Lot 410

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Sir Alexander Fleming ALS: "I am still hoping to be able to do something more in the lab"

A 2pp autograph letter signed by Scottish microbiologist Sir Alexander Fleming (1881-1955), as "Alexander Fleming" in the lower right corner verso. Inscribed on both sides of a single leaf of cream stationery paper. Fleming's longtime Chelsea address, "20A, Danvers Street, / Cheyne Walk. S.W.3." and his telephone number are embossed in black on the letterhead. A single horizontal transmittal fold, else near fine. 4.5" x 7." Accompanied by an Authenticity Guarantee from Andreas Wiemer Historical Autographs (Kelkheim, Germany), number 20191107, signed by the owner and dated January 10, 2021.

Fleming wrote the following letter to Belgian microbiologist André Gratia (1893-1950), in full, with original spelling and usage:

"Sept 30. 46

My dear Gratia

I hope all goes well with you, and your good lady and the family. I am coming to Brussels on Friday morning (Oct 18th) to attend some function which is to inaugurate the Radio Universitaire of this year. I have recorded a number of 10 minute talks in this series which I suppose will be broadcast during the [illegible]. I have taken your name in vain but I hope you will not be disappointed in my reference to you.

They tell me that on this function on the 19th there is going to be a gathering of most of the people connected with the Belgian universities. I hope you will be there so I can have the pleasure of seeing you again. I am off home again on the Sunday morning so there will be no time to come to Liege.

We have just come back from 2 weeks in Rio de Janeiro and next Monday I am having a week in N. Italy so there is not much time for serious work, but I am still hoping to be able to do something more in the lab.

I suppose you are busy as ever. My wife sends her love to you all.

Yours ever,
Alexander Fleming."

Sir Alexander Fleming became principal director of the Inoculation Department at St. Mary's Hospital Medical School in London in 1946, and he remained in this position until retiring in 1954. The Inoculation Department at St. Mary's Hospital Medical School was renamed the Wright-Fleming Institute in 1947. Fleming also taught bacteriology at St. Mary's Hospital Medical School between 1920-1948.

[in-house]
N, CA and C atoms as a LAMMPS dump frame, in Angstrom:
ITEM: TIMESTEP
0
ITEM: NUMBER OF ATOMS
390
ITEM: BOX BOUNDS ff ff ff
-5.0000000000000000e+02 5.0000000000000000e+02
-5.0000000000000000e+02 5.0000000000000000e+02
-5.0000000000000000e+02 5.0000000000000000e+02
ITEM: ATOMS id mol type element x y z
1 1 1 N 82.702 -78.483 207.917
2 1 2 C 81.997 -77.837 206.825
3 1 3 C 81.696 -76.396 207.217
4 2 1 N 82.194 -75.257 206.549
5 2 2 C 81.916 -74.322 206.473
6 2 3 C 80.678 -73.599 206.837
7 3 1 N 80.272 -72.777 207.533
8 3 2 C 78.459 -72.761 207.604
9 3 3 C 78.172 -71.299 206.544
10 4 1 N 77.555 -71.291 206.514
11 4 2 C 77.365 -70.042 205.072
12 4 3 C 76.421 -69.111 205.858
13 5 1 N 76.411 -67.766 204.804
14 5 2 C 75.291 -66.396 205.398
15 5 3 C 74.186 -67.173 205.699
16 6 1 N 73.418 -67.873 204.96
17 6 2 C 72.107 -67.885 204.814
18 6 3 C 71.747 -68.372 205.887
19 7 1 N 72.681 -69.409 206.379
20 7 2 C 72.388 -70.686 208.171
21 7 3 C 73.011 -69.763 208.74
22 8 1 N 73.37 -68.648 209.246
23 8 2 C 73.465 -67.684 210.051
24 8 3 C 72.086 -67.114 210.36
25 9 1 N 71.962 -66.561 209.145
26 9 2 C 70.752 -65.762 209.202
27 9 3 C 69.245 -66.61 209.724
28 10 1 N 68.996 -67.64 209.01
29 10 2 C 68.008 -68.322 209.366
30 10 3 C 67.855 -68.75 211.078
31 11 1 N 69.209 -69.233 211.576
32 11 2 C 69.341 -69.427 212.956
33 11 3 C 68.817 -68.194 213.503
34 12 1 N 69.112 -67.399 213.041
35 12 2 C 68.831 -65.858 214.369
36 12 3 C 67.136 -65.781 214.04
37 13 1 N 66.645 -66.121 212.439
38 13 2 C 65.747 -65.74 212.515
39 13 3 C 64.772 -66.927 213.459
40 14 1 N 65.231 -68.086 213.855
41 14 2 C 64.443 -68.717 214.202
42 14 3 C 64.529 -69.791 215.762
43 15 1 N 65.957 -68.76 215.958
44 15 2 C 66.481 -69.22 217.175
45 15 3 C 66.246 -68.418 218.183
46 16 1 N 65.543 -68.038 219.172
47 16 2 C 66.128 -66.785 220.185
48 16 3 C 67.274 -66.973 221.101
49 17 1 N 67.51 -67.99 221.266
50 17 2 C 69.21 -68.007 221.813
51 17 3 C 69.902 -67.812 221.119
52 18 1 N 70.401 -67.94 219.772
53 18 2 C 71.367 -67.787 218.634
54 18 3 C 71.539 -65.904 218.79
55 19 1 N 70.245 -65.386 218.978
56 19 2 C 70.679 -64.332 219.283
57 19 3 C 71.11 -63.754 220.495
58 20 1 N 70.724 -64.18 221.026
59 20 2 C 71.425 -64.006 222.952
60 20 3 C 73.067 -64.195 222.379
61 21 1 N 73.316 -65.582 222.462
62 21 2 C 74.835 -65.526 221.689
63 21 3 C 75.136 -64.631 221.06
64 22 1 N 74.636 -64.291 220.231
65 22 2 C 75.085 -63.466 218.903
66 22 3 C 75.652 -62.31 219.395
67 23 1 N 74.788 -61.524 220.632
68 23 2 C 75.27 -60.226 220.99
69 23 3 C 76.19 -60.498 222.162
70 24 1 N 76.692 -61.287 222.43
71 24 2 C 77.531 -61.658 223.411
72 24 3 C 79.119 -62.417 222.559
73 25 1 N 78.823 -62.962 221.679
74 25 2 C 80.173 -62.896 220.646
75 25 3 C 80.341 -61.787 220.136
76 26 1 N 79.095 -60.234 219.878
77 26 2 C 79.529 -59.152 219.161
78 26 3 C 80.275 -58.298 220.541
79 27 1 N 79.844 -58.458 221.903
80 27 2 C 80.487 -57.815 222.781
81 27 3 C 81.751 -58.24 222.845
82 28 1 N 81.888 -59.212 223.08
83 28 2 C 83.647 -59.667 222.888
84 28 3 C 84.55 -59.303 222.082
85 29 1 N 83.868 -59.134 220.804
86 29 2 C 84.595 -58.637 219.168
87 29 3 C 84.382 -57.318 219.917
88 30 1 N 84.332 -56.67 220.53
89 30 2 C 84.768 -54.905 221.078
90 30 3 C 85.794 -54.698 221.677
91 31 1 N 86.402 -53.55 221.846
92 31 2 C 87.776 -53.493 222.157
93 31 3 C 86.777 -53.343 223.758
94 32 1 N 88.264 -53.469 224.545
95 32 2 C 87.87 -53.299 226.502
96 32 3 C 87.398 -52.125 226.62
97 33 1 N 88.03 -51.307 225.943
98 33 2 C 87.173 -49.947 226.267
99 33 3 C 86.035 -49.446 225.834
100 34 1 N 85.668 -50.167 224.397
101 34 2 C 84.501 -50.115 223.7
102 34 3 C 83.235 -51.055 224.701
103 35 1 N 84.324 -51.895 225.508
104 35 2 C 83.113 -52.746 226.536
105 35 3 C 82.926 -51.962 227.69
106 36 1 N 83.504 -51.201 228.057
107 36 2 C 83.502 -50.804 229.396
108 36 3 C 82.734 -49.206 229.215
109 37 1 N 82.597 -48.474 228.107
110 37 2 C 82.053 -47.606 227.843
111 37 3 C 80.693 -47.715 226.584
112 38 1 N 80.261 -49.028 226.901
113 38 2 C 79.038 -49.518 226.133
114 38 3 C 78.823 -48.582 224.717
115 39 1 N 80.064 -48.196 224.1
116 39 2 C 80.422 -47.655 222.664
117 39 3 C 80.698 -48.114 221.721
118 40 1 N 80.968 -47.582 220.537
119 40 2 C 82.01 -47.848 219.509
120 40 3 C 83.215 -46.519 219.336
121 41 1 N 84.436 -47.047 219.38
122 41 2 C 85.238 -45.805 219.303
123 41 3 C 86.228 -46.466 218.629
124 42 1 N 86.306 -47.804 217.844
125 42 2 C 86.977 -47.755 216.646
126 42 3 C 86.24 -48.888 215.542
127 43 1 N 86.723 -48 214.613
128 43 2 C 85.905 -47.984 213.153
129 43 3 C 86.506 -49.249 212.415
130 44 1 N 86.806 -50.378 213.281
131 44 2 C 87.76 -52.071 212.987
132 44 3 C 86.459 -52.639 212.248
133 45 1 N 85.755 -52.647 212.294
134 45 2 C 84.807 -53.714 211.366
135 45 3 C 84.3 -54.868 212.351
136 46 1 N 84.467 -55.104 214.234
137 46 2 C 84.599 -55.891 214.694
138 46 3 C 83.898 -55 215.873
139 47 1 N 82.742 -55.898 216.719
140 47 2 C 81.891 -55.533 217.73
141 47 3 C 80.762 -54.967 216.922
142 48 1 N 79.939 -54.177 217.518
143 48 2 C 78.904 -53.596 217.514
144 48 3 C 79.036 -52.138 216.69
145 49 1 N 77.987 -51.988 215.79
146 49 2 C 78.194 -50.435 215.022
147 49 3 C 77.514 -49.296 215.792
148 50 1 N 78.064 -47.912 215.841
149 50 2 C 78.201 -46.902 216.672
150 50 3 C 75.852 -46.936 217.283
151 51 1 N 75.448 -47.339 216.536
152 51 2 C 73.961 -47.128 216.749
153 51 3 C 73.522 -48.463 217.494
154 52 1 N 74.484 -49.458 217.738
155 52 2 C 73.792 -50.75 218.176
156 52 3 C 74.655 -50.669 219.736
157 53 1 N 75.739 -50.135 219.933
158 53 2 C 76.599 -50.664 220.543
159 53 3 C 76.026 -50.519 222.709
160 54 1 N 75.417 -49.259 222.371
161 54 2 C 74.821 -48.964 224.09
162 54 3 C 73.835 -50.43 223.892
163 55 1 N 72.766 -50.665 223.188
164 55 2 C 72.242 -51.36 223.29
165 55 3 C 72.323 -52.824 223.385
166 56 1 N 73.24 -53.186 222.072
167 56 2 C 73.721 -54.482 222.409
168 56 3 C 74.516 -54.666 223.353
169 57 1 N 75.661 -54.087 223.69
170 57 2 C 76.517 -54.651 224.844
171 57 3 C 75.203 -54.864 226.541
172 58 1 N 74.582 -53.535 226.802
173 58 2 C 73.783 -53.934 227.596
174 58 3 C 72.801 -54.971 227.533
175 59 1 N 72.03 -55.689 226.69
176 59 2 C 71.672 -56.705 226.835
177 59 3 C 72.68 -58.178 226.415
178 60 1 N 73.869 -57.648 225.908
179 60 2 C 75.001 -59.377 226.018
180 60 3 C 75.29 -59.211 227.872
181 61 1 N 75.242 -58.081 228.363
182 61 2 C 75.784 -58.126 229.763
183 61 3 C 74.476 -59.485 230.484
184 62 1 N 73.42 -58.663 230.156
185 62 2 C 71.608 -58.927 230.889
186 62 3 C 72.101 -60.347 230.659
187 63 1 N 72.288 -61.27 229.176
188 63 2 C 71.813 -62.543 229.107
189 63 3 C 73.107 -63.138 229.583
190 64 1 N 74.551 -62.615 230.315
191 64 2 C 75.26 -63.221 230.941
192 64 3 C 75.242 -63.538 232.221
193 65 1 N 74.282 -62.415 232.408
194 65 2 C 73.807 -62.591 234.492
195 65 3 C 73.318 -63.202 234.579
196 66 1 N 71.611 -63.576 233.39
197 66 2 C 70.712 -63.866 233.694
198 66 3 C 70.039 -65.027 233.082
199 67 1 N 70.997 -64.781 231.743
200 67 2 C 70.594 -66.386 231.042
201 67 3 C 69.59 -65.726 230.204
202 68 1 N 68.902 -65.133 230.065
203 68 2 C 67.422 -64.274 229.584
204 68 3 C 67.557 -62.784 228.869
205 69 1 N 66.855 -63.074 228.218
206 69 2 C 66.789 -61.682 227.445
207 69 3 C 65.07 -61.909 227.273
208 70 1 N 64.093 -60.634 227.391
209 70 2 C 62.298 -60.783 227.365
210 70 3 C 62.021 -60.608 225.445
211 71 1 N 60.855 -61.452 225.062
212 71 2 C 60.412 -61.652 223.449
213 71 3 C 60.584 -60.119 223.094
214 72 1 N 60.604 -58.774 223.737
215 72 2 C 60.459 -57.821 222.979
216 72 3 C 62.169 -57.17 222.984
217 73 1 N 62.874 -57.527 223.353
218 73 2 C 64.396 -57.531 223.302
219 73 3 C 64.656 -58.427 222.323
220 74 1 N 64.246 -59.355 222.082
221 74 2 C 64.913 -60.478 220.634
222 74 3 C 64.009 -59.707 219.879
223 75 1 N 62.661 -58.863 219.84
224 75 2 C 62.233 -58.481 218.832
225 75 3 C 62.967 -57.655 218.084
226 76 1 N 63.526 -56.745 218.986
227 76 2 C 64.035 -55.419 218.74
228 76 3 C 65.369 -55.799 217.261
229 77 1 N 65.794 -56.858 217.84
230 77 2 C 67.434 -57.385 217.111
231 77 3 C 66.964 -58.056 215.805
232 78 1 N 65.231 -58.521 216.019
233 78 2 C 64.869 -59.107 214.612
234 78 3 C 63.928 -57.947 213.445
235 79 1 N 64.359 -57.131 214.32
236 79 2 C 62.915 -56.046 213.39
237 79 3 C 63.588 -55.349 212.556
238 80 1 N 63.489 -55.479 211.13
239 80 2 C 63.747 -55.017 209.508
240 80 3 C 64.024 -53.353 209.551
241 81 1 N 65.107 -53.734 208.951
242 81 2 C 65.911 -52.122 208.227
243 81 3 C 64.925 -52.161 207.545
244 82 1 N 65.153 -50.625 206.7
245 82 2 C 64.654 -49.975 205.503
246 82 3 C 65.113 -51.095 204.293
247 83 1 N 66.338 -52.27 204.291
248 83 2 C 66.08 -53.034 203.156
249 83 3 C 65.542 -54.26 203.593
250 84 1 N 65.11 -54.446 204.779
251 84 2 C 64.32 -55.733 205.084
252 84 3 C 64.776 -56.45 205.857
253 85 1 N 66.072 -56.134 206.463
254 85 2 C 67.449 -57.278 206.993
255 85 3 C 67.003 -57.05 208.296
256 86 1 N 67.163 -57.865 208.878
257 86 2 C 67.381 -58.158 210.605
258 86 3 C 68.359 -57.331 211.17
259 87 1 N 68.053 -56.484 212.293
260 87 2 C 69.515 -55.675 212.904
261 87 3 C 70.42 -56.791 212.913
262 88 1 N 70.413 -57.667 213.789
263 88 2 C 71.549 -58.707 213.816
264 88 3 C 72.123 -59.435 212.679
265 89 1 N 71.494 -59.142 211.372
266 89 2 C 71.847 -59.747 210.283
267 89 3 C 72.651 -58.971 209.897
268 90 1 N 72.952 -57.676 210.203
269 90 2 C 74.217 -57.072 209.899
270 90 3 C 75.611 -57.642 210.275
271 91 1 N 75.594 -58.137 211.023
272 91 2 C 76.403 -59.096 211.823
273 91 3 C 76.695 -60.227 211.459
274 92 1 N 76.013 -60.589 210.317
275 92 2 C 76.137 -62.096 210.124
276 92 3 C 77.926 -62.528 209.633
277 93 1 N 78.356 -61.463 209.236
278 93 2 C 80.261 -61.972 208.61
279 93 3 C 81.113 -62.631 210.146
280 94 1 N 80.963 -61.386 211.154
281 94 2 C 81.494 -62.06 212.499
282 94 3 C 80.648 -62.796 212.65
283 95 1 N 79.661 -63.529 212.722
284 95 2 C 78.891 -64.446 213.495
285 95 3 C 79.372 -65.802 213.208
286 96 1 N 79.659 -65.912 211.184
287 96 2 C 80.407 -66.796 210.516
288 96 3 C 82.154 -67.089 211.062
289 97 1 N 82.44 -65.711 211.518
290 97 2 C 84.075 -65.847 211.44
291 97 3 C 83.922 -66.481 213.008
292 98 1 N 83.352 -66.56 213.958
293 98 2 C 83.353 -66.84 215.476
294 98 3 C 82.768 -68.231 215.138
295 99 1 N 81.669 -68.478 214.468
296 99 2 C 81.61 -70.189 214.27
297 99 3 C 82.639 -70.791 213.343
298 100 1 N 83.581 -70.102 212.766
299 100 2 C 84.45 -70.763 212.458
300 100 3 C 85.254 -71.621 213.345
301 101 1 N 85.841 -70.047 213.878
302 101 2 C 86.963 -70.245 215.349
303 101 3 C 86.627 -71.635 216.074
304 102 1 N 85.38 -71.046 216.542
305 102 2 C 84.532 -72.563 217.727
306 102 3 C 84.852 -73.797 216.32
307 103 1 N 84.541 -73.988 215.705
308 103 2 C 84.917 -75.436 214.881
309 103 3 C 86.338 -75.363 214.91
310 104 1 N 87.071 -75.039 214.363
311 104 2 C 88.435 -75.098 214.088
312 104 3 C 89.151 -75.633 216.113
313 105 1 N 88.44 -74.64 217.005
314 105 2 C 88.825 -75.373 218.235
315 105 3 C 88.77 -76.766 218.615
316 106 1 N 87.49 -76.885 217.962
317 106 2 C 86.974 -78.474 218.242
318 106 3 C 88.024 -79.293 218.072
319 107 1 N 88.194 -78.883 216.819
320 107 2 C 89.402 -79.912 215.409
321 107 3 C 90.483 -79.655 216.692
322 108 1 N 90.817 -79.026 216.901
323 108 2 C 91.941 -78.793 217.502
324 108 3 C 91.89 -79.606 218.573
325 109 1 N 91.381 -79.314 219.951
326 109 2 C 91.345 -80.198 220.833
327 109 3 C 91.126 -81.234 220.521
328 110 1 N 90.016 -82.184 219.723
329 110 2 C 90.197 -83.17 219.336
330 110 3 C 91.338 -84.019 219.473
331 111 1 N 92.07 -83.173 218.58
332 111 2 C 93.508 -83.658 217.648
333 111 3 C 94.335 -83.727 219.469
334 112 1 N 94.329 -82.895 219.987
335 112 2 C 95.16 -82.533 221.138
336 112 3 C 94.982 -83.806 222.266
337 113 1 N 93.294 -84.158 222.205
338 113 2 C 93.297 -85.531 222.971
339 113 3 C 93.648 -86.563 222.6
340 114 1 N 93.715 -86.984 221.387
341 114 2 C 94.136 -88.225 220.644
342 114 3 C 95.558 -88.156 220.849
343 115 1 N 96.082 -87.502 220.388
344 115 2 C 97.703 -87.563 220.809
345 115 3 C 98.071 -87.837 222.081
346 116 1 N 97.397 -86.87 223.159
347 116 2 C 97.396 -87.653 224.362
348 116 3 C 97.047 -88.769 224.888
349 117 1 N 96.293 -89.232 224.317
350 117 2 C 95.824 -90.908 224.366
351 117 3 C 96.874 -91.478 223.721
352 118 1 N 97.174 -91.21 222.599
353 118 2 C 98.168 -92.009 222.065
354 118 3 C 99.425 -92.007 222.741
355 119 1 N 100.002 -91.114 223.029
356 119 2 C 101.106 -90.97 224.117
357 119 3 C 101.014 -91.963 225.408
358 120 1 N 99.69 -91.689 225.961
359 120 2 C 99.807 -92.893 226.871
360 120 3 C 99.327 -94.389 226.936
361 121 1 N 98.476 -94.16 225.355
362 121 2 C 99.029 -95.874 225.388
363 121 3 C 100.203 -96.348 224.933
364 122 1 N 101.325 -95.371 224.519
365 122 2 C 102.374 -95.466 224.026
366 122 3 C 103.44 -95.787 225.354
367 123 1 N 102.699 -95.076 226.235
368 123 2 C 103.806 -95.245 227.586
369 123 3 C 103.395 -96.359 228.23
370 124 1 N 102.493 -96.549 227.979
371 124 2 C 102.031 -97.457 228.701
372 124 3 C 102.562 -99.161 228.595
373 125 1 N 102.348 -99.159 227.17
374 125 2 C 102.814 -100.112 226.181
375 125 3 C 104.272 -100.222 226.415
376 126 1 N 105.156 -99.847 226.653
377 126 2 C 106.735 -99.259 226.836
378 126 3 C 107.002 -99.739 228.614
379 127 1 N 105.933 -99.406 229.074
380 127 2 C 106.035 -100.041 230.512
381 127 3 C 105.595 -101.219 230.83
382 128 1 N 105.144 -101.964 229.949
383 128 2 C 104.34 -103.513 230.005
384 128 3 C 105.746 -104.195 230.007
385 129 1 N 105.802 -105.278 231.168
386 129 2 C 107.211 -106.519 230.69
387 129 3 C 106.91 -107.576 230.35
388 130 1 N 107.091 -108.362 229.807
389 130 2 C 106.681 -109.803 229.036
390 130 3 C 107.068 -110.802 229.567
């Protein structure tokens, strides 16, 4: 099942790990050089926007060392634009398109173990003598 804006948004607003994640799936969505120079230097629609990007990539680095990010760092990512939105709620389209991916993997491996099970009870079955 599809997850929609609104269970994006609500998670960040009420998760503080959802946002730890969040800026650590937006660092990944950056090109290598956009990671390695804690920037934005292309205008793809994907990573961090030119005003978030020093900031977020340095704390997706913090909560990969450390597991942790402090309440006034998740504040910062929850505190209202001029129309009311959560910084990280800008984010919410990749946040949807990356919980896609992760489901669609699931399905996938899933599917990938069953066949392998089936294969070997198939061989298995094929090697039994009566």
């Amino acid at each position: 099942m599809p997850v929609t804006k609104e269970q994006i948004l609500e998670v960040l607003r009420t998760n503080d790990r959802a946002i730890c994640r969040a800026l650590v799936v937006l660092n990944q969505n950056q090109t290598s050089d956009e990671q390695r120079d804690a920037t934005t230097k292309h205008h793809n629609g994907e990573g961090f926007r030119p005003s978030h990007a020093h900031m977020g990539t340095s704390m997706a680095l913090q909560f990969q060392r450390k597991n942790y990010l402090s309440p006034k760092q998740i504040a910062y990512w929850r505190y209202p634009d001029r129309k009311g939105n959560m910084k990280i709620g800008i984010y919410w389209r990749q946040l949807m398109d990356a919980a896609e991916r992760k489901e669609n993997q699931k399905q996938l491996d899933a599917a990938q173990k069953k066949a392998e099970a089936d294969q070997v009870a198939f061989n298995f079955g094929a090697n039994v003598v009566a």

Fleming was a co-winner of the Nobel Prize in Physiology or Medicine in 1945, granted in acknowledgment of a brilliant scientific career. Fleming discovered penicillin, an antibiotic agent naturally derived from fungus, in 1928, and identified the enzyme lysozyme, in 1922. Further penicillin research was conducted throughout the 1930s, delaying its deployment as a routine, life-saving medicine until the 1940s. But once it was widely prescribed, penicillin was effectively used to treat pneumonia, scarlet fever, diphtheria, meningitis, and gonorrhea among other Gram-positive pathogens.

Fellow research scientist André Gratia had come close to discovering naturally occurring fungal antibiotics as early as 1924, and indeed, some consider him to be the true "father of antibiotics." Gratia joined the faculty of the Université Libre de Bruxelles in Belgium in 1921, and he undertook research sabbaticals at the Institut Pasteur in Paris and the Rockefeller Institute for Medical Research in New York. In 1932, Gratia was offered the chair of the Bacteriology and Parasitology Department at the Université de Liège, and two years later he was offered a full professorship there. Gratia is credited with isolating the first bacteriophage staphylococci, and also for observing the bacteria-destroying effects of colicin, an enzyme toxic to some strains of E. coli.

This item comes with a Certificate from John Reznikoff, a premier authenticator for both major 3rd party authentication services, PSA and JSA (James Spence Authentications), as well as numerous auction houses.


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